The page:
It was the faraway year of 1925, and the con-man Victor Lustig, sitting in a hotel room in Paris, was reading the newspaper about the Eiffel Tower. This massive rustic structure had been built in 1889 and was meant to be dismantled in 1909.
The structure was built by the engineer Gustave Eiffel and came in handy as a tourist attraction and radio tower. However, now that its greatest supporter Mr.Eiffel was dead and it needed extensive repairs and maintenance, the state was considering dismantling it.
Where most would see a desperate situation, Victor saw a great opportunity. He would sell it! He printed some documents that appeared to be from the Department of Post, Telegraph and Telephone, the department in charge of public buildings. Then he got himself a fake ID, posing as an employee of this department.
Next, he sent letters to five iron salvage companies, whose representatives he met at a luxurious hotel. There he “explained” the situation of upkeep and the condition of the rusting structure. The government, he said, had no choice but to dismantle the tower, and because this was a potentially controversial action, he asked them to keep this secret.
To make it even more official, he targeted his victim, an up-and-coming businessman André Poisson and even asked him for a bribe to grant him the bid. Since it was widely known that government employees were corrupt, it all seemed legitimate to Mr.Poisson.
As promised, Victor announced to the gathered representatives of salvage companies that Mr.Poisson was the winner. He got the cash and headed for Vienna, while Mr.Poisson was laughed out of the Department of Post, Telegraph and Telephone when he went with the fake documents to claim the tower.
What made Victor Lustig successful was that he always relied on people’s greed to scam them. For example, during a boat trip from London to New York, he built a couple of “money-printing machines” for card boxes and sold them for 20$ each. Since they took up to six hours to produce a 100-dollar bill, he was long gone by the time the proud owners of the said machine had discovered the scam.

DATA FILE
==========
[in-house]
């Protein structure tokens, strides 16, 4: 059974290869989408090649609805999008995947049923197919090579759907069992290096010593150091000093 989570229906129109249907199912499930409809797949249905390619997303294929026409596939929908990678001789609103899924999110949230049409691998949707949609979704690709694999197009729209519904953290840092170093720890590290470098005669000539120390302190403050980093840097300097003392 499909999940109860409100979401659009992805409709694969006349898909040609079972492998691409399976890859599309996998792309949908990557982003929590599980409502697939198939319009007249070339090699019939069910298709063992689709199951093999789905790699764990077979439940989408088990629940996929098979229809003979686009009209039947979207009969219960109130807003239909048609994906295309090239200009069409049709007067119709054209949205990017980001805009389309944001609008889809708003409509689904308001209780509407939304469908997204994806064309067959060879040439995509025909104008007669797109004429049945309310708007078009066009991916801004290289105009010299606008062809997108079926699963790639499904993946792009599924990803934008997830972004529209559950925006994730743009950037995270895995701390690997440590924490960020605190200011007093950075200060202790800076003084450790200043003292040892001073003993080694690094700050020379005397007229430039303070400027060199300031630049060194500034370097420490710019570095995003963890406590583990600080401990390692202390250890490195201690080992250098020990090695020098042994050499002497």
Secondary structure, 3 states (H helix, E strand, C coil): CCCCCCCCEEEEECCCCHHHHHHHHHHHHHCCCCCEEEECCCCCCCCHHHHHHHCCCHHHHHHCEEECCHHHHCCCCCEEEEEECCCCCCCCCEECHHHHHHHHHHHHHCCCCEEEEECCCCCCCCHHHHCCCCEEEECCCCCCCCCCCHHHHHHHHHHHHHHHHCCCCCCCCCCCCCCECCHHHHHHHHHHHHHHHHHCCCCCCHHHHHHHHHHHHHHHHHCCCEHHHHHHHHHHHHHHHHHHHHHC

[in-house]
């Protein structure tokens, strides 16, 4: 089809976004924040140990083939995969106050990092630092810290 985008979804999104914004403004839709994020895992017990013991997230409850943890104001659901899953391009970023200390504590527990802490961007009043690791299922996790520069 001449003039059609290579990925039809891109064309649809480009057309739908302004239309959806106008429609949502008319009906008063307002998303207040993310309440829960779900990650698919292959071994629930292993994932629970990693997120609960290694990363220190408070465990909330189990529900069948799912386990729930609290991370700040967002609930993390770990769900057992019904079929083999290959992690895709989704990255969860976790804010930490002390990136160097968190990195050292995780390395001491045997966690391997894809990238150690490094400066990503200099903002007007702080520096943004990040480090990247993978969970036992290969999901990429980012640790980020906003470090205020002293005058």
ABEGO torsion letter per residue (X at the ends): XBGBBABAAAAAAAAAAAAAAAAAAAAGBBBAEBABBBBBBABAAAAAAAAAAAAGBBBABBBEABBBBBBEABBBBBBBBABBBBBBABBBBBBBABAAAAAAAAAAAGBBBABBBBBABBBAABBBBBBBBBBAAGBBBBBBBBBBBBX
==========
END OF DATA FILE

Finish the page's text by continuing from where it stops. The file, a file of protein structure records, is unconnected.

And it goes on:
Fraud, and people looking for creative methods of fraud have been around long before computers were around. If you ever wondered why “Ponzi scheme” is named as such, it is because of Charles Ponzi, who promised investors a 50% return for investing in international mail coupons.
So it is no wonder that 98% of the thousands of new cryptocurrencies launched by initial coin offerings during 2016-2018 were either scams or just downright failures. Even today, the absolute majority of new projects either fail or turn out to be scams or pump and dump schemes. Well, as they say, shit happens!
True, it happens, but we at NOSHIT are making a serious attempt to stop shit from being the norm of the new cryptocurrency projects. For this web3 has been a blessing. Based on the incorruptible blockchain, all parties will be satisfied through smart contracts, no matter if circumstances or feelings change. Web3 is the ace under our sleeves because a third party does not control it, and all the contracts are open-source.
NSH organization’s services are offered through web3, our coin, our platform, NFTs, and the NSH token smeller. Everything is in the open, everything for all to see. Of course, corporations will not cease to commission negative articles about web3. Probably because they still have an Eiffel Tower to sell to you.
Hunter S. Shitson
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